August 25, 2016

Realtors Say It’s Not Time To Panic

CBS 46 reports from Georgia. “Atlanta home prices are the highest in recent memory. According to the Atlanta REALTORS Association, Atlanta’s median home price jumped from $105,000 in 2012 to $250,000 today. With some properties seeing such quick gains in pricing, however, some real estate agents say Atlanta’s market can’t handle it. ‘In 12 to 18 months I think that we will see a correction in prices,’ Said Kris Kolarich of Atlanta Intown Real Estate Services. Kolarich believes Atlanta’s housing bubble is about to burst. ‘I don’t see how you can sell houses in certain zip codes for $250,000 and $275,000 without commerce still, in heavy crime areas and without good schools,’ he said.”

The Miami Herald in Florida. “Close your eyes if you don’t like bad news. The volume of existing home sales in Miami-Dade County fell 20.8 percent in July compared to July 2015, according to a monthly report released Wednesday by the Miami Association of Realtors. Three main factors are conspiring to slow down Miami’s real estate market: Not enough affordable housing for locals. A lack of foreclosure inventory available for investors to snap up. And a major drop-off in the number of foreign buyers, who’ve been burned by the strong dollar.”

“‘When you see a 20 percent drop, you start thinking not just housing recession but housing depression,’ said Jack McCabe, a South Florida real estate analyst.”

“Realtors say it’s not time to panic. The pace of sales set in 2013, 2014 and 2015 simply wasn’t sustainable, said Ron Shuffield, president and CEO of EWM Realty International. ‘A lot of the decline we’re seeing is in the million-dollar market and in foreclosures,’ Shuffield said. ‘The middle of the market is still strong.’”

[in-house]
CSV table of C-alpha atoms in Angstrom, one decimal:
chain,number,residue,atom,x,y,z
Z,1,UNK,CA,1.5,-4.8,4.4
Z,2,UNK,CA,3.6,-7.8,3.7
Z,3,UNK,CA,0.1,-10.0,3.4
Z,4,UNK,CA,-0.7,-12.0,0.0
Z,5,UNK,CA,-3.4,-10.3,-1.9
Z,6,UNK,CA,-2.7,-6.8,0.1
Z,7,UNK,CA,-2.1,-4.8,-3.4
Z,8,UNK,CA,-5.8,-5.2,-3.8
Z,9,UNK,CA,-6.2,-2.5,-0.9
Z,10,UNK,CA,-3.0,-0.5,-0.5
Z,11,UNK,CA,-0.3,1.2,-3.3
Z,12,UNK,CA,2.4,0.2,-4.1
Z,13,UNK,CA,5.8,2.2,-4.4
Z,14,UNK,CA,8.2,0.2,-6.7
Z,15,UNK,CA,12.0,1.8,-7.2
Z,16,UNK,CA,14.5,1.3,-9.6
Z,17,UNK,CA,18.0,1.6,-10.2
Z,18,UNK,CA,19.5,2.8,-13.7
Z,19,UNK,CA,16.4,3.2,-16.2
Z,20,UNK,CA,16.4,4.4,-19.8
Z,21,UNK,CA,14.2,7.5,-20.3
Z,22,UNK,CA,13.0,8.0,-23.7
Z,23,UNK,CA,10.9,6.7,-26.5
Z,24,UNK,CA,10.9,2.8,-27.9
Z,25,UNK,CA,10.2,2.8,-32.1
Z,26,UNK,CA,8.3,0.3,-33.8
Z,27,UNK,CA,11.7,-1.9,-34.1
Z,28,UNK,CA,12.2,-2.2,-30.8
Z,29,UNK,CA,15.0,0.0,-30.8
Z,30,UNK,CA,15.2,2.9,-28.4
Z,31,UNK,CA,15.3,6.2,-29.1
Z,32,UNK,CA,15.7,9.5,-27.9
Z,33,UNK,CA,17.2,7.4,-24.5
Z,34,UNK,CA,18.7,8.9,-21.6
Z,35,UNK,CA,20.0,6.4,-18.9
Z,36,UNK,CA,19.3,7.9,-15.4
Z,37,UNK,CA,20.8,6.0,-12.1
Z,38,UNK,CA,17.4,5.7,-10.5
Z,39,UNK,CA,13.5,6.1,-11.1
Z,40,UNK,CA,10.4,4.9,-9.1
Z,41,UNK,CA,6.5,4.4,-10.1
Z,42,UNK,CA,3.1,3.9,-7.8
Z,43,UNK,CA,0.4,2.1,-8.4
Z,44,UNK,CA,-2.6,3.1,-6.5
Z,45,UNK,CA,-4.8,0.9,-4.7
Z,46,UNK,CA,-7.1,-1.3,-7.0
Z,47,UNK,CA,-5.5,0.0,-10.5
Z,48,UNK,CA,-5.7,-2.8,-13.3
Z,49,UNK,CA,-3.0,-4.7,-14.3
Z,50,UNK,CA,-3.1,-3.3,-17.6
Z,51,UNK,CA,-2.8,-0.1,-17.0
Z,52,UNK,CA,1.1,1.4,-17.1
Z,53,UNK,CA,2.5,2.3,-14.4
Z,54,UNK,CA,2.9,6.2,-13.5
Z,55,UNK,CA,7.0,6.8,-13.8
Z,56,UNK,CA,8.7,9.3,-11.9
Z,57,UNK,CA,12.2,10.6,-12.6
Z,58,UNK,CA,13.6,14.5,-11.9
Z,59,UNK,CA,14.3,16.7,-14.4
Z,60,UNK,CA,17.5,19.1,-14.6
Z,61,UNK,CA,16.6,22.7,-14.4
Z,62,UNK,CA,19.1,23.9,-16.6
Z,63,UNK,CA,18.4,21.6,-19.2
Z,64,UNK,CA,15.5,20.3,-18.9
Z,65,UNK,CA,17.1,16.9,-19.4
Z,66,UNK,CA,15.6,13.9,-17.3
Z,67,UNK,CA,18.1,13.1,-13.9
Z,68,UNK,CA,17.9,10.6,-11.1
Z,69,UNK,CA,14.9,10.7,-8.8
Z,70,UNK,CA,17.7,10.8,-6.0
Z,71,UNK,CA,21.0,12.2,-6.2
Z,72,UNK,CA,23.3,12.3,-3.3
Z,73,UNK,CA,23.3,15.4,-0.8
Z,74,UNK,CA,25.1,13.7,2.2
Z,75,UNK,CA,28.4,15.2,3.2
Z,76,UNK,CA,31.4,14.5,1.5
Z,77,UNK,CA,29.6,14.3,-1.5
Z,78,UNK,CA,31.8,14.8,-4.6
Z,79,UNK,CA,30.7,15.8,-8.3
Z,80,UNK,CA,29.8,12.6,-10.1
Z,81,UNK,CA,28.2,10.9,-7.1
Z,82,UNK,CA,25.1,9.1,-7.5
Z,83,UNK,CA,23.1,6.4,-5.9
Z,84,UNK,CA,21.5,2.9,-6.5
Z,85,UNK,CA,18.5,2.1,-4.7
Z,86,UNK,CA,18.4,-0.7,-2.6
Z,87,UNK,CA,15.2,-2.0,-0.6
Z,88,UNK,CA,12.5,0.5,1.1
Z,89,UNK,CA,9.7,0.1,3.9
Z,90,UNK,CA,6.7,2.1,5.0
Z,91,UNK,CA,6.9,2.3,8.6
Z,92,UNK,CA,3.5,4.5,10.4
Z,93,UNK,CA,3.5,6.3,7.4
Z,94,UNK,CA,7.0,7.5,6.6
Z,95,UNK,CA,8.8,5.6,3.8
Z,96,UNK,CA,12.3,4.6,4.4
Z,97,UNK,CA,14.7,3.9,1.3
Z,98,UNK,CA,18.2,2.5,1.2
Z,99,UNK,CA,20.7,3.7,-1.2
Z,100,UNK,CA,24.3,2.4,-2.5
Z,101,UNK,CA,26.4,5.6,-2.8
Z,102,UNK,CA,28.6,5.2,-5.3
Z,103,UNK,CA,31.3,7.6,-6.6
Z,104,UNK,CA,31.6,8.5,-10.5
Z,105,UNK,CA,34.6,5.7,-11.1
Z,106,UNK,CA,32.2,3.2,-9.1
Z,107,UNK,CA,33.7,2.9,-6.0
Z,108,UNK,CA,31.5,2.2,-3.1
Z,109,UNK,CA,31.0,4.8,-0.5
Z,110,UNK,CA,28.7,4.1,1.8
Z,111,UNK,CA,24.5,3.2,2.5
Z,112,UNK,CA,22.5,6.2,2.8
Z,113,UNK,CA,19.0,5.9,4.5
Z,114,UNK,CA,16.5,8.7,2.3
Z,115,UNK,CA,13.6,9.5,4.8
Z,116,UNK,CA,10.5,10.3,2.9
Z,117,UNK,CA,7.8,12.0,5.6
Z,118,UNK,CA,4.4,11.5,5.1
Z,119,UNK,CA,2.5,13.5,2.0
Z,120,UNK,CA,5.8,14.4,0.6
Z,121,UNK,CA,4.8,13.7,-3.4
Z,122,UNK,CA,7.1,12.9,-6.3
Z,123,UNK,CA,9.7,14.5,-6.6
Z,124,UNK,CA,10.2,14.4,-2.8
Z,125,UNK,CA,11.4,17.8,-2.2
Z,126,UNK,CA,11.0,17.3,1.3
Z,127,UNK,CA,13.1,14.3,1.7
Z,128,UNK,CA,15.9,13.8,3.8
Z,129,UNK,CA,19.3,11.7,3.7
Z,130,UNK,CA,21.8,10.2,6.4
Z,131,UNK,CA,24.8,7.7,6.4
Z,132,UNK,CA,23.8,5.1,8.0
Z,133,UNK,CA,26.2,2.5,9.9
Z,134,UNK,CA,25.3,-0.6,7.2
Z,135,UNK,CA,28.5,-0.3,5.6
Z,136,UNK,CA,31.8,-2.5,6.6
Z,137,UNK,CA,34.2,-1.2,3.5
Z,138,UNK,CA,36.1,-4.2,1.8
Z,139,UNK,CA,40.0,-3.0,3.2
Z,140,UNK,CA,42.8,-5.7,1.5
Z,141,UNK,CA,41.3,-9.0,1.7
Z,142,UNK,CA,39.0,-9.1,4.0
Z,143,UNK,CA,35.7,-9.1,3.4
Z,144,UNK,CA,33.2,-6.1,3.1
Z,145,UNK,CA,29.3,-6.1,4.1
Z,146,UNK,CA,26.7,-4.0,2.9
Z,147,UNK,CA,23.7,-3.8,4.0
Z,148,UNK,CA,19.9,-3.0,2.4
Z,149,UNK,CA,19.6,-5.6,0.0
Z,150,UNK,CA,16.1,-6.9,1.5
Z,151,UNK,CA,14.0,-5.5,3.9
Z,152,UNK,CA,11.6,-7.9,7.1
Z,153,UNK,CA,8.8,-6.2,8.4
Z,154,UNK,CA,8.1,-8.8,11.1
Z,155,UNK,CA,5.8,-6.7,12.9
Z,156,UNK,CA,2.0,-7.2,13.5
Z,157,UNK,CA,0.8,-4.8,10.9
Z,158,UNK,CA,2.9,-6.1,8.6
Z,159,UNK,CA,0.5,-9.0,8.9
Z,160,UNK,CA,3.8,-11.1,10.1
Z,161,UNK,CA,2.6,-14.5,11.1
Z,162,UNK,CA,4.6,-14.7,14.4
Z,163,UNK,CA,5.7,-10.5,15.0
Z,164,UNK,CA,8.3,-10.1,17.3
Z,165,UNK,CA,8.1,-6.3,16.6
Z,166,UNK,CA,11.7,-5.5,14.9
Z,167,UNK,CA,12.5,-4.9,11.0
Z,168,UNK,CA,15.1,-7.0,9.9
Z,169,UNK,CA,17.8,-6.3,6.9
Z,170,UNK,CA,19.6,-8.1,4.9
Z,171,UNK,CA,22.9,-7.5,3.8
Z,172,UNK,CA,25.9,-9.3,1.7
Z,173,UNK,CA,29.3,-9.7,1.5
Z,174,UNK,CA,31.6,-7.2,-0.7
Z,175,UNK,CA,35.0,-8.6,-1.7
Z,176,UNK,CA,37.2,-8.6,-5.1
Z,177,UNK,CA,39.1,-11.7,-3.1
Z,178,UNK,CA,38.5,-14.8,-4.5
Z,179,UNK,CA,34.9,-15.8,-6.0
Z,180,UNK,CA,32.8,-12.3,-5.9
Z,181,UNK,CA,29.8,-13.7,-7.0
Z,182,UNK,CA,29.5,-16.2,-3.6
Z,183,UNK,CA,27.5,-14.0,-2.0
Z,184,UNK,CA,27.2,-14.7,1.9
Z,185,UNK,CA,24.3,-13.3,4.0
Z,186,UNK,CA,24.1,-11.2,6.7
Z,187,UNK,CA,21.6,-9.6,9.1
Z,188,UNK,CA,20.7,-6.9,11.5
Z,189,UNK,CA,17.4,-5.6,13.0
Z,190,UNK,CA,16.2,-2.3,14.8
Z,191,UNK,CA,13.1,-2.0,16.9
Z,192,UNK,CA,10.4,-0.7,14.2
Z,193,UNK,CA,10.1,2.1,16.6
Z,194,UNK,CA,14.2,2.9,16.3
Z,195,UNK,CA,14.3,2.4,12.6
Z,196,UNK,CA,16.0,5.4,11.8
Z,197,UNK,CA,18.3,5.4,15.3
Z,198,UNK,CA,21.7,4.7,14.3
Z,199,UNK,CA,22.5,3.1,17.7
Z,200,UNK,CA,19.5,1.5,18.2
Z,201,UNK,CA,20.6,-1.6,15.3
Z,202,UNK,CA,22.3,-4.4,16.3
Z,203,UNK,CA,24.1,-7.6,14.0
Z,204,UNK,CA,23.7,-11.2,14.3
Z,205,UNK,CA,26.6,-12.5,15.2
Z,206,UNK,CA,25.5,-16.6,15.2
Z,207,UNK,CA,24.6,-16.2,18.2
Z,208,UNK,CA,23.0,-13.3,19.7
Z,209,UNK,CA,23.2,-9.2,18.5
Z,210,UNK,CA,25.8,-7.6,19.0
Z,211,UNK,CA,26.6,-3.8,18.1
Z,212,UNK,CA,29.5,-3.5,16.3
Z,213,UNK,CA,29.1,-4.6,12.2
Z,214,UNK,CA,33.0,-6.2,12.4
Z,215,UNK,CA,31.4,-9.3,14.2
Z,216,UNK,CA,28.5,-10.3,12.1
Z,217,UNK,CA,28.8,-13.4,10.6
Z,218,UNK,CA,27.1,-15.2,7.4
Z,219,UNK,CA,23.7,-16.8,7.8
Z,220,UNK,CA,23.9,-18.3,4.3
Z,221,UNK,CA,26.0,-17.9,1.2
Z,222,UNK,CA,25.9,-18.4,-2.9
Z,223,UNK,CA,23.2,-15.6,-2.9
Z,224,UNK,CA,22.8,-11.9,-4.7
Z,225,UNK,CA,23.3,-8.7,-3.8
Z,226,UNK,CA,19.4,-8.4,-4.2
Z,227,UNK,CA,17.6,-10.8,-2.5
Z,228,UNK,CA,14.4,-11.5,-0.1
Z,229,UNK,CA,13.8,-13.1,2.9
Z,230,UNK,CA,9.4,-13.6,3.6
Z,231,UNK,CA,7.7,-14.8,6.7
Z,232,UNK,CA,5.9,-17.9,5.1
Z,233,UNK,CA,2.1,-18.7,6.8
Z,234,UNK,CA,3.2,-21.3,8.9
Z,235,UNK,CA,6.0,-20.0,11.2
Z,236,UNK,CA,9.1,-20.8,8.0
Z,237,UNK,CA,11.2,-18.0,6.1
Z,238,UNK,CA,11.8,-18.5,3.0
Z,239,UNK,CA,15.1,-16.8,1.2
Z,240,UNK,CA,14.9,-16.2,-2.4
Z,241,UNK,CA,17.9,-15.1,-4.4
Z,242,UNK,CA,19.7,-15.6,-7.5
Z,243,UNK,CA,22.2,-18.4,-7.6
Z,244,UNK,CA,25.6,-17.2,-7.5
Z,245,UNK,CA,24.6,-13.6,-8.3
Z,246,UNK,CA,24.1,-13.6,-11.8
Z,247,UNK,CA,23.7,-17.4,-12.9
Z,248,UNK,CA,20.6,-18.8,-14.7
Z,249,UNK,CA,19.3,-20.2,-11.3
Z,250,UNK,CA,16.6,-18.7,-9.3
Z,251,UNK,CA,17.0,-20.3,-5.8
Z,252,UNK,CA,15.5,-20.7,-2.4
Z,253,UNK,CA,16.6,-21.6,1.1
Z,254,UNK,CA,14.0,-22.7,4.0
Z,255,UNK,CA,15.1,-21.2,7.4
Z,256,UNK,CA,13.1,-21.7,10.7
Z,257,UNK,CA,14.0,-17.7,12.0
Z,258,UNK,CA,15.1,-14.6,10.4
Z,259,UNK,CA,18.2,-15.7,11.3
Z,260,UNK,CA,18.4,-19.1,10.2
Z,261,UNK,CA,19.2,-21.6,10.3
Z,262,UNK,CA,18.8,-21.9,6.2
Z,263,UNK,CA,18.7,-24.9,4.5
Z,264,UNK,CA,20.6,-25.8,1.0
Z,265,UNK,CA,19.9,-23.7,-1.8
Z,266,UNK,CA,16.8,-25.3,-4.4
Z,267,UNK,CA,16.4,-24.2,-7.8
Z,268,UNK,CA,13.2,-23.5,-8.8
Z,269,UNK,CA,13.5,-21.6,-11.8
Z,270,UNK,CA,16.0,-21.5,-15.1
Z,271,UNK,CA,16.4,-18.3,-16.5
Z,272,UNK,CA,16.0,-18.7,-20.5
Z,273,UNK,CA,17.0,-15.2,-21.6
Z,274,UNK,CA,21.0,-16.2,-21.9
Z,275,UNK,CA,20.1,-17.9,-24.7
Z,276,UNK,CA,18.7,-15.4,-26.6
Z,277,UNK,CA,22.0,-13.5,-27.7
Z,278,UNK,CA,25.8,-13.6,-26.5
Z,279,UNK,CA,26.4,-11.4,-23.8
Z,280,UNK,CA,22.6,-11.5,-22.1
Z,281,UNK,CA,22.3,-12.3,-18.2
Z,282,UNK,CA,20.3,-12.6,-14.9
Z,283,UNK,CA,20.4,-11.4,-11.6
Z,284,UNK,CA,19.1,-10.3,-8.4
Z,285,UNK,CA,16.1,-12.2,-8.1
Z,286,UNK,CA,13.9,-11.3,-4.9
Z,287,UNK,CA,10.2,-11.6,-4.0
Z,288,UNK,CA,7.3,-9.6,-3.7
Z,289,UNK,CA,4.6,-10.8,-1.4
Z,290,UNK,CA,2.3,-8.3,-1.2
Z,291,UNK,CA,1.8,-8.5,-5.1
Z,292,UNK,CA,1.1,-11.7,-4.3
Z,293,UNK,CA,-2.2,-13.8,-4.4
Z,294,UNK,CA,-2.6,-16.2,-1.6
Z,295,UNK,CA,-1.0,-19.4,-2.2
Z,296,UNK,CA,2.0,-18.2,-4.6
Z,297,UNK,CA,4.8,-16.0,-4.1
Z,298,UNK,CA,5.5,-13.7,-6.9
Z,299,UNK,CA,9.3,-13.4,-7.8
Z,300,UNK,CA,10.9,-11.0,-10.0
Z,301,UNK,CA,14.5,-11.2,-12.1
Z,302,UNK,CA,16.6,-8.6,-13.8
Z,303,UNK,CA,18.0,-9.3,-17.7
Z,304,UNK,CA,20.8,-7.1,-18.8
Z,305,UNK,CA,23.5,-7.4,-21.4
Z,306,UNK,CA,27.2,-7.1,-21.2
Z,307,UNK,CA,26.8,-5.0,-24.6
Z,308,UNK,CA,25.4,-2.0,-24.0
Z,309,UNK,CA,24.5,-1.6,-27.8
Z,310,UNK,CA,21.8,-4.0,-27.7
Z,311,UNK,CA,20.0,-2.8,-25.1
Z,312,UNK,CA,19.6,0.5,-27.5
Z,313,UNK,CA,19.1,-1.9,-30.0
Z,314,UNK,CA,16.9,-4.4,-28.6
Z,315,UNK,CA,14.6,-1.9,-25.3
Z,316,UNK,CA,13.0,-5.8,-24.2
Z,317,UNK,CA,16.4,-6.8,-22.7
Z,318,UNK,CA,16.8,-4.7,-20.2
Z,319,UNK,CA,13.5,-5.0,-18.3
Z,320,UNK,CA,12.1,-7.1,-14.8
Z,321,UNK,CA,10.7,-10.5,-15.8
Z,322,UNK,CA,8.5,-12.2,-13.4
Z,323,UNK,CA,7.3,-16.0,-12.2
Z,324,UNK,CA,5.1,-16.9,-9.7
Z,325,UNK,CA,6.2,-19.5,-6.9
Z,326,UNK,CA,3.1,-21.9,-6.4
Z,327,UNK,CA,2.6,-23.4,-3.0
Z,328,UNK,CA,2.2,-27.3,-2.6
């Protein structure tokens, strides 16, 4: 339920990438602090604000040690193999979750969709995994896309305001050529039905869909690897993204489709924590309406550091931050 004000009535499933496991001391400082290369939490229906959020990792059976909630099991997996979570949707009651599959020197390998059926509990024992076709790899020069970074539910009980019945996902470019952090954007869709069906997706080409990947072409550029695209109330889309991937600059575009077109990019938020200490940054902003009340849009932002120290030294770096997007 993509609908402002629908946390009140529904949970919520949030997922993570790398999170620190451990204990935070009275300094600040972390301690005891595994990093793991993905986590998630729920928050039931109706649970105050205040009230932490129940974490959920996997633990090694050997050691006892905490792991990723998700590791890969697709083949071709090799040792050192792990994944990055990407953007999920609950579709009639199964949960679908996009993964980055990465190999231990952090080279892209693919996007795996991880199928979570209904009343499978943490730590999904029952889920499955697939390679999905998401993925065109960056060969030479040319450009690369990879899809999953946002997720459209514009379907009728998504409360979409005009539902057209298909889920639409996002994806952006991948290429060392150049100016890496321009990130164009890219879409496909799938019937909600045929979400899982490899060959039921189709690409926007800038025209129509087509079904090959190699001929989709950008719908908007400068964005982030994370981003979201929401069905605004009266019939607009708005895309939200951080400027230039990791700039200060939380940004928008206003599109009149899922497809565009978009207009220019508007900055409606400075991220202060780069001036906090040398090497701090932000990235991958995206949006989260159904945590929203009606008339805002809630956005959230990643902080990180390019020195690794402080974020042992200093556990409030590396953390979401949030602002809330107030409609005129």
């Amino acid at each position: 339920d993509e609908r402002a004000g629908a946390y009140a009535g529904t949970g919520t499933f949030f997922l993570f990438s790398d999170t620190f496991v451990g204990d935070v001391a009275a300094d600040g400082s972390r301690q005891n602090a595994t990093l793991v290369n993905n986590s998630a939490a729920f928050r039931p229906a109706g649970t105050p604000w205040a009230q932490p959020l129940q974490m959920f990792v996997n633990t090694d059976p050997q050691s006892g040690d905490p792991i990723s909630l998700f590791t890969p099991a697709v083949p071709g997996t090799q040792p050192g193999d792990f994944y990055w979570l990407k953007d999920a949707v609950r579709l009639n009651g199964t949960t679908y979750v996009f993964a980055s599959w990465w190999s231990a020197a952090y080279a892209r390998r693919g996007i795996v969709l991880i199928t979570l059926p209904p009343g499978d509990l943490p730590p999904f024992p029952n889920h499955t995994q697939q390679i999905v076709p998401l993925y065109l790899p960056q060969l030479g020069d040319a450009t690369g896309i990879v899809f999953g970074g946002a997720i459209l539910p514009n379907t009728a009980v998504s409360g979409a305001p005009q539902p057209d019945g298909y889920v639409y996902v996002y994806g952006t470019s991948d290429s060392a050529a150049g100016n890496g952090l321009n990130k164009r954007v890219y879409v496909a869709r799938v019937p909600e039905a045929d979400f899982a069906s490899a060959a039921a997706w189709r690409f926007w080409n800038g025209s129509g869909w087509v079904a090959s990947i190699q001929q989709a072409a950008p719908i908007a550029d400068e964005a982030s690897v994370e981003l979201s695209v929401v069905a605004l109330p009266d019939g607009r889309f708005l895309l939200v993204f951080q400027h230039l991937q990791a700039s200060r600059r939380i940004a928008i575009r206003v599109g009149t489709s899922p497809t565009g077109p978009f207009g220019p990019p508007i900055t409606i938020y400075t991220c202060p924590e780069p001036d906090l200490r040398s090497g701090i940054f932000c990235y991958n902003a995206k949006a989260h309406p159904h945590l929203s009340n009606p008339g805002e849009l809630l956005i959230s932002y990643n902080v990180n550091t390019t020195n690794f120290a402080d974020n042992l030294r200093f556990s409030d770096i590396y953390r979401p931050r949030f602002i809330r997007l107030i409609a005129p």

“The new report shows Miami-Dade’s condo market suffering more than single-family homes. Condo resales dipped to 1,104 in July, down 24.7 percent year over year, the Realtors’ group found. Existing condos are competing with a glut of luxury offerings, making older units a tougher sell. Single-family resales fell to 1,128 in July, a 16.4 percent decline from last year.” on Texas. “This enormous hunk of partly built real estate outside of Houston, which is on the market for $3.6 million, has been called ‘haunted,’ a ‘disaster,’ and a ‘mystery.’ But here’s what this unfinished, sprawling Texas property really is: a multimillion-dollar fixer-upper.”

“The massive home, abandoned and incomplete, has attracted media attention over the years. Located in the small town of Manvel, TX, the structure started in the early 2000s as a custom build for the original owners, a doctor and his wife, recounts Jim Youngblood, the current homeowner. ‘They got 70% done, and for some reason his wife thought the house was too big.’”

“Her rationale isn’t too hard to understand. According to Youngblood, the home was planned as a 63,890-square-foot facility on 10 acres and would include living quarters, the doctor’s medical practice, and a setting for housing foster children. Youngblood, an investor, decided to go in on the place with family members in 2008. He now owns it through foreclosure. Since then, he has tried to sell it unsuccessfully.”

“‘I’ve had it under contract dozens of times. For some reason, these people can’t get financing.’ He’s not the first person to have big dreams for the half-built home. Other potential buyers have appreciated the enormous 30,000-square-foot room in the back for an event center with a bed-and-breakfast. Or as an assisted-living facility with space for 70 rooms. Despite interest regularly rolling in, no one’s closed on it yet. ‘Everybody has these grand ideas, but they don’t have any money,’ Youngblood laments.”